The most important feature here is the page numbers on the far left. If notes are confusing or further detail is needed, you can quickly return to the source page without hunting.

Cornell Notes

This is a very popular form of note taking that requires you to set up your paper in three sections. About an inch from the left margin, draw a vertical line along the length of the paper to about six lines from the bottom. Draw a horizontal line about six lines from the bottom as well. 

The narrow left column is where you put your subjects (e.g., major events, vocab terms, or concepts). Notes following the outline method above fit in the large section to the right of that dividing line. You can leave the left column blank and fill it in when it becomes clear what each section is going to be if allowed by your instructor.

At the bottom of the page, use the space below the horizontal line to write summary and/or review. Write questions or additional information that's relevant. 

Consult this excellent guide on GoodNotes.com for illustrations and further detail.3

Efficiency and Effectiveness Tips

Developing aptitude at taking notes often requires becoming faster. Some students choose to be more selective about what they include in their notes. Sometimes this causes them to leave out information that does not appear important at first, but might be needed later. Balancing speed and detail is a skill that requires deliberate attention, and won't happen automatically. Follow these guidelines and adjust your process to what suits your learning best.

The 80/20 Rule

Instead of trying to write everything down from the presentation or lecture, spend more time listening. Spend 80% of a lesson listening, and 20% writing notes. Your brain best processes one type of task at a time. Do not kid yourself - you are not some multi-tasking master because you cooked an egg and scrolled through your phone once. This type of overconfidence is what causes many people to believe they can text and drive simultaneously, somehow believing that they are not subject to the same psychology as everyone else. When you multi-task, your brain is actually switching tasks rapidly, not handling multiple at one time, and each time it switches it must reload working memory with the task at hand.4

When you actively listen, you connect concepts, you generate questions, and you visualize information in ways that your brain can call on when trying to recall it later. Passive listening and listening while actively writing have similar effects; sounds and ideas are entering the brain, but without processing them, only snippets here and there remain in memory, and will probably not be retained.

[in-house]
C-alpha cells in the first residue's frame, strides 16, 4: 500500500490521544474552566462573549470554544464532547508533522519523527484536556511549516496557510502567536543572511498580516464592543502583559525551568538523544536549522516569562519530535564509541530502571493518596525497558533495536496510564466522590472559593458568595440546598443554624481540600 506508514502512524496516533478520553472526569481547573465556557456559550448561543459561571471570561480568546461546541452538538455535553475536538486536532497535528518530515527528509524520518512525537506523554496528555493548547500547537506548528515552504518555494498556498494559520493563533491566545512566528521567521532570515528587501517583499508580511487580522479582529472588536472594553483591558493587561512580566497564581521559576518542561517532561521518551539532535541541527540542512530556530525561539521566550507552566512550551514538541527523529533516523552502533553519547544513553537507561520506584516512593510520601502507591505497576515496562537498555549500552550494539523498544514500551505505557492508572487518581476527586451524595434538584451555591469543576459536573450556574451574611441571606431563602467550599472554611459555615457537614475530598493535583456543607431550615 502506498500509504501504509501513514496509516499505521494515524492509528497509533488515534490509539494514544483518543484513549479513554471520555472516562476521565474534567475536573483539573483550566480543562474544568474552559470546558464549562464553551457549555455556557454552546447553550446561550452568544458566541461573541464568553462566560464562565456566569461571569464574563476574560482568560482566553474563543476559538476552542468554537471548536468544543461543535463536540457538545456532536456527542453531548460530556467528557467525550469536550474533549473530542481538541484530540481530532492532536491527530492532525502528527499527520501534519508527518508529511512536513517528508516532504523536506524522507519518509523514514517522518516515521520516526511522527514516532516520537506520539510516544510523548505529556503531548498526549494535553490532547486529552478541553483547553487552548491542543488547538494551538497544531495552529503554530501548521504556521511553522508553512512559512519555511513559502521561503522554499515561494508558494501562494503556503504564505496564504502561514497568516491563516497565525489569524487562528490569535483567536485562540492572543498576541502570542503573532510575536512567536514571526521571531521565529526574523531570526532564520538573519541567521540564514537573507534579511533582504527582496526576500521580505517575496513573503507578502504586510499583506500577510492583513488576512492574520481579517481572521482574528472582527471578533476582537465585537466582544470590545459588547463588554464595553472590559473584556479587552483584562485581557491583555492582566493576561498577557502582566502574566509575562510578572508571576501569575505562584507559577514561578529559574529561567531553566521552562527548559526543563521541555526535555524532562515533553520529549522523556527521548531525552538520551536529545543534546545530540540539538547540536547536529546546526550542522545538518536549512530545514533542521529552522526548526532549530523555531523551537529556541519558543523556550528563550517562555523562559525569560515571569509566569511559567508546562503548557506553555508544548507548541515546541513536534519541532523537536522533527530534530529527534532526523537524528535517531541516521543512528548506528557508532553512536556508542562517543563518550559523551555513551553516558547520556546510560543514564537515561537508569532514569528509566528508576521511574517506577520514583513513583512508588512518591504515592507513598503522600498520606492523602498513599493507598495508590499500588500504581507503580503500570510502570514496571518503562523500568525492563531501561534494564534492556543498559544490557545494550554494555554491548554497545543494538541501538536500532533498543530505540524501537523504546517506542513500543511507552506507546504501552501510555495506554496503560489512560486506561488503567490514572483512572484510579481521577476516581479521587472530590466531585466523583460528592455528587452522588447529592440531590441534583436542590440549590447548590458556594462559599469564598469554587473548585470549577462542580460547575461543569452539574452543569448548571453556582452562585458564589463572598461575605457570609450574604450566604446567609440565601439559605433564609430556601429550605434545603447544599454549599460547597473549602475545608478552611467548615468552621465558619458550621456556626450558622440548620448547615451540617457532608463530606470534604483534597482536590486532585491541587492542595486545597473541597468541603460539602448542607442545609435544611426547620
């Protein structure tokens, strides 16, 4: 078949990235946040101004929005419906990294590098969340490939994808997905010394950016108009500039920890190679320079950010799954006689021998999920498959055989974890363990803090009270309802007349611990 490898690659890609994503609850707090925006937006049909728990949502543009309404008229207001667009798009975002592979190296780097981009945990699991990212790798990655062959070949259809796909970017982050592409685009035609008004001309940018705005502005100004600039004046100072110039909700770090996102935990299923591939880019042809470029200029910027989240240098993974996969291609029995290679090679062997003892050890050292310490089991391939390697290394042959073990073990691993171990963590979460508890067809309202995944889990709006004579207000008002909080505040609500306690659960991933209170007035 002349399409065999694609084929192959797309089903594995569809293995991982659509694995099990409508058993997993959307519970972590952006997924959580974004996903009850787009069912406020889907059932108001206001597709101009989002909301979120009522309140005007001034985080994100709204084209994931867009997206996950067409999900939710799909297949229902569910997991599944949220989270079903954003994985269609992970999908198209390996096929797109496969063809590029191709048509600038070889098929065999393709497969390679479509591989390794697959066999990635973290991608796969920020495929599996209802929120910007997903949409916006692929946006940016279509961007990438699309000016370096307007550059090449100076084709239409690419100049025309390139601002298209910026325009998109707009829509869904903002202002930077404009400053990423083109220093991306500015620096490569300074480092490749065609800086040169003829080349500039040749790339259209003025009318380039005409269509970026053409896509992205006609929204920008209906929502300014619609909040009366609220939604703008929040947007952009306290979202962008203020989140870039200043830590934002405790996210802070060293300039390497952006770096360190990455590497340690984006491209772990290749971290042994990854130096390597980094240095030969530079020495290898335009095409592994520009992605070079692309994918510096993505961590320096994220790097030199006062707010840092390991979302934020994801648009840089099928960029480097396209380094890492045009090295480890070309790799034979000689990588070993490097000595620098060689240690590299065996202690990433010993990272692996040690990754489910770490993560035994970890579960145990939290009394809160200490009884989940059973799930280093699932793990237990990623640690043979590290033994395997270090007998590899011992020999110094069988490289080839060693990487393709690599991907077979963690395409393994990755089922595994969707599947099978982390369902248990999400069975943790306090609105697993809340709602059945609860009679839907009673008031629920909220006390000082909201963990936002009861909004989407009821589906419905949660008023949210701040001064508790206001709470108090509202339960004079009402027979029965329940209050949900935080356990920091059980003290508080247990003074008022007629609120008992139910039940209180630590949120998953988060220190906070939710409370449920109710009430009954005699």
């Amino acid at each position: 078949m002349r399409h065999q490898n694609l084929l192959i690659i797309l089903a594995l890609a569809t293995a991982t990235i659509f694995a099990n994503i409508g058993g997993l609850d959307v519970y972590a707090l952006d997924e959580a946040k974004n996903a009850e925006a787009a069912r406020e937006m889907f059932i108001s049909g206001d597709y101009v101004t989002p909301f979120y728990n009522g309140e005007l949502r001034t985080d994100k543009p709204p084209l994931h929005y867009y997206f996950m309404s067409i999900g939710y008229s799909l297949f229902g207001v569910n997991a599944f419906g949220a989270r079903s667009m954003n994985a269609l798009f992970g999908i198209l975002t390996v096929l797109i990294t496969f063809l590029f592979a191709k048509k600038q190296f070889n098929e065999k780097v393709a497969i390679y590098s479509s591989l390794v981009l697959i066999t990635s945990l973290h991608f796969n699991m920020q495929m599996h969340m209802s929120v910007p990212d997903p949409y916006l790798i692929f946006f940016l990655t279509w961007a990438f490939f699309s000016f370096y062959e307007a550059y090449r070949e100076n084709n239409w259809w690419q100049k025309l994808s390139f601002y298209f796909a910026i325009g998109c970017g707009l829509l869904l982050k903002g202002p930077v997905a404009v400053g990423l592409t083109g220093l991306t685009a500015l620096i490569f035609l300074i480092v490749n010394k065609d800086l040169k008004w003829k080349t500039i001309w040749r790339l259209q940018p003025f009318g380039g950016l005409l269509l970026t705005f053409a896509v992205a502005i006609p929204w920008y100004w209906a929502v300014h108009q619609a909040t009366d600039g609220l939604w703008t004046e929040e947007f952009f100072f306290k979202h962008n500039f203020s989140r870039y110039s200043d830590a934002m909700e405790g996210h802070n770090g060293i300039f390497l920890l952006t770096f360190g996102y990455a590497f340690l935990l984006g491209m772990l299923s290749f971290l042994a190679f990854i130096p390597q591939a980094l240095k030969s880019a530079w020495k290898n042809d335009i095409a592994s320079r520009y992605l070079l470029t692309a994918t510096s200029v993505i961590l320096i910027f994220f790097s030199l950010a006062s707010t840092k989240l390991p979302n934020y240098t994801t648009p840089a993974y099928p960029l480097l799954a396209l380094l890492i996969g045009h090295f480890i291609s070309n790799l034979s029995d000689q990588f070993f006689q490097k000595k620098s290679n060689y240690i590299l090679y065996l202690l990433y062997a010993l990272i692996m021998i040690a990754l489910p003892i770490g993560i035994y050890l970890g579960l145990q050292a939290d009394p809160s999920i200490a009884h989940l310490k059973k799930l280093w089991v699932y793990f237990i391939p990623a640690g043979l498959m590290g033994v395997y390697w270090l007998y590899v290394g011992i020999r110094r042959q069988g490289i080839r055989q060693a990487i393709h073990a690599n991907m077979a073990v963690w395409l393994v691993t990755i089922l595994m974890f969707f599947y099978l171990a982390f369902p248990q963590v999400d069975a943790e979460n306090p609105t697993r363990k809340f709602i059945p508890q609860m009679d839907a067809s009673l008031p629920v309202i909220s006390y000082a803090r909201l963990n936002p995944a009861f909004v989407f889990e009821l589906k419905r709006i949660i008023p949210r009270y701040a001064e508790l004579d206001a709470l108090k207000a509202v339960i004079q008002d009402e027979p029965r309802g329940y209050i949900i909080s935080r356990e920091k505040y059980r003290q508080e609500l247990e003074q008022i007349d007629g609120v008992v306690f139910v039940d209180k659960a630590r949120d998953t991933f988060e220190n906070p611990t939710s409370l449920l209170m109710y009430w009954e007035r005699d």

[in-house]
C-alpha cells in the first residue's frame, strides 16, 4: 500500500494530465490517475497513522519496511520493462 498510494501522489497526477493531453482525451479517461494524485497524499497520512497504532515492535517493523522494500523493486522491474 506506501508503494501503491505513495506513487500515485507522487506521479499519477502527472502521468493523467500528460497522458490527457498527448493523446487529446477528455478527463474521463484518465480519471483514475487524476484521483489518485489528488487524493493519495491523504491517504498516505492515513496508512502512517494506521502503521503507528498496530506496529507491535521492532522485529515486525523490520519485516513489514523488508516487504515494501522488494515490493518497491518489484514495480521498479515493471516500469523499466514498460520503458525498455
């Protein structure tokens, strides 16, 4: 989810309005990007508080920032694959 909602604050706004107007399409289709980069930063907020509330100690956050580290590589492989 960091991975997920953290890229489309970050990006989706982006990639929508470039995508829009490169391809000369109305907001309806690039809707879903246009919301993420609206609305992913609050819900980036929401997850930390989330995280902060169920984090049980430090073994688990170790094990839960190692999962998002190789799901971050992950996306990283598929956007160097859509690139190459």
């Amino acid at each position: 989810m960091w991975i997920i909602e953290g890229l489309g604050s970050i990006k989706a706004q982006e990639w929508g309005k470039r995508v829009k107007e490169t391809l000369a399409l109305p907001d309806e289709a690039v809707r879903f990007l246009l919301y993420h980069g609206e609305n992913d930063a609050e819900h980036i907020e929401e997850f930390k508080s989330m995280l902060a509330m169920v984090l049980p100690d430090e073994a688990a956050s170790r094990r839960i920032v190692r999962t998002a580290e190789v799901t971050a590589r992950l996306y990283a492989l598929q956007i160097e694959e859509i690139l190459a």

Note: This rule actually applies to a huge number of things in your life, including studying, doing your homework, and completing tasks in the workplace and around the house. It's called the Pareto principle. Take a look at The 80:20 Rule: How to spend less time studying but be more productive from Lanterna Education.5


When you take notes in any discipline, you will find that you write some terms repeatedly. For example, in social studies, some words you will probably write thousands of times include location, nation, development, technology, population, and economic. There are many more, and if you actively pay attention to what you write most often, you can start coming up with a list of words that you need abbreviations for. For example, these words could all be easily abbreviated as follows: loc, naxn, dev (or devt), tech, pop, and econ.

Eventually, you might find that some suffixes and prefixes could also be replaced with abbreviations throughout your notes. Reducing the number of times you write the letters "-tion" (e.g., to "xn" or simply "n") could have a much larger impact on your efficiency than coming up with individual abbreviations for each word that uses it.6

You could skip a lot of these steps and learn an established form of shorthand. For example, Gregg Shorthand uses the sound of words as the basis for the abbreviations. An advantage of using a fully developed system is that others may be able to understand your notes as well. Gregg and several other systems used to be taught in schools and were used by secretaries and reporters to capture every word as it was said. One downside to enhancing your ability to record everything, though, is that you might find yourself reversing the 80/20 rule explained above.

Review Notes the Same Day

When you get home, review your notes for the day. Spend ten minutes doing this. If you remember something from the lesson that you didn't write, or remember a question, write it in the margin. Reviewing helps cement the information, and reprocessing it reconnects it.